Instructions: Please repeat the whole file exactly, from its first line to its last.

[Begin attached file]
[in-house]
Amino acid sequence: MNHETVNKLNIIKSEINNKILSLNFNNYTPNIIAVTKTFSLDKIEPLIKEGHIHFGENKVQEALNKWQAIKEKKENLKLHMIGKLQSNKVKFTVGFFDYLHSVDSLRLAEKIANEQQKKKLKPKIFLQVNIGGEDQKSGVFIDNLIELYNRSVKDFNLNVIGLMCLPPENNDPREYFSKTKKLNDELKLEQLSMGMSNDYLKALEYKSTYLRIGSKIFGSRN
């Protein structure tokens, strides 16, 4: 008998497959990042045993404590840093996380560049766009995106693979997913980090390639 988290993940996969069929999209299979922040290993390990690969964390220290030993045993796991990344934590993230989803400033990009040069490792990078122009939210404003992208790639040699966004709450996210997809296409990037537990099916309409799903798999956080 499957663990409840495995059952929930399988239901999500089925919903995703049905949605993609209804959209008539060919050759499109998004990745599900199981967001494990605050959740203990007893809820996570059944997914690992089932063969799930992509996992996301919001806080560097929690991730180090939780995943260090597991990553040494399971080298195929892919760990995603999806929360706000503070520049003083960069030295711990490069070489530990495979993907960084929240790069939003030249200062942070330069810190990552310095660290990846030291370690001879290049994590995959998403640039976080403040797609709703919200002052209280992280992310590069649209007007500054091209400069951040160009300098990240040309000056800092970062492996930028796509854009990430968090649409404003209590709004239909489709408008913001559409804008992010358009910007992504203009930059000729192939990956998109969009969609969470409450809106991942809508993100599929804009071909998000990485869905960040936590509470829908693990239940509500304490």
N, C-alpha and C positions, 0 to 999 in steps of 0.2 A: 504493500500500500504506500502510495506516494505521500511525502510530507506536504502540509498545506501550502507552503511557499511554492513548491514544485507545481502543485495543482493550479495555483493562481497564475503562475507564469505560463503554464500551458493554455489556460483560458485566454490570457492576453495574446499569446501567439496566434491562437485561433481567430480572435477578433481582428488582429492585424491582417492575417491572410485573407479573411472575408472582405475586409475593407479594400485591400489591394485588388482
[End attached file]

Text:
[in-house]
Amino acid sequence: MNHETVNKLNIIKSEINNKILSLNFNNYTPNIIAVTKTFSLDKIEPLIKEGHIHFGENKVQEALNKWQAIKEKKENLKLHMIGKLQSNKVKFTVGFFDYLHSVDSLRLAEKIANEQQKKKLKPKIFLQVNIGGEDQKSGVFIDNLIELYNRSVKDFNLNVIGLMCLPPENNDPREYFSKTKKLNDELKLEQLSMGMSNDYLKALEYKSTYLRIGSKIFGSRN
């Protein structure tokens, strides 16, 4: 008998497959990042045993404590840093996380560049766009995106693979997913980090390639 988290993940996969069929999209299979922040290993390990690969964390220290030993045993796991990344934590993230989803400033990009040069490792990078122009939210404003992208790639040699966004709450996210997809296409990037537990099916309409799903798999956080 499957663990409840495995059952929930399988239901999500089925919903995703049905949605993609209804959209008539060919050759499109998004990745599900199981967001494990605050959740203990007893809820996570059944997914690992089932063969799930992509996992996301919001806080560097929690991730180090939780995943260090597991990553040494399971080298195929892919760990995603999806929360706000503070520049003083960069030295711990490069070489530990495979993907960084929240790069939003030249200062942070330069810190990552310095660290990846030291370690001879290049994590995959998403640039976080403040797609709703919200002052209280992280992310590069649209007007500054091209400069951040160009300098990240040309000056800092970062492996930028796509854009990430968090649409404003209590709004239909489709408008913001559409804008992010358009910007992504203009930059000729192939990956998109969009969609969470409450809106991942809508993100599929804009071909998000990485869905960040936590509470829908693990239940509500304490």
N, C-alpha and C positions, 0 to 999 in steps of 0.2 A: 504493500500500500504506500502510495506516494505521500511525502510530507506536504502540509498545506501550502507552503511557499511554492513548491514544485507545481502543485495543482493550479495555483493562481497564475503562475507564469505560463503554464500551458493554455489556460483560458485566454490570457492576453495574446499569446501567439496566434491562437485561433481567430480572435477578433481582428488582429492585424491582417492575417491572410485573407479573411472575408472582405475586409475593407479594400485591400489591394485588388482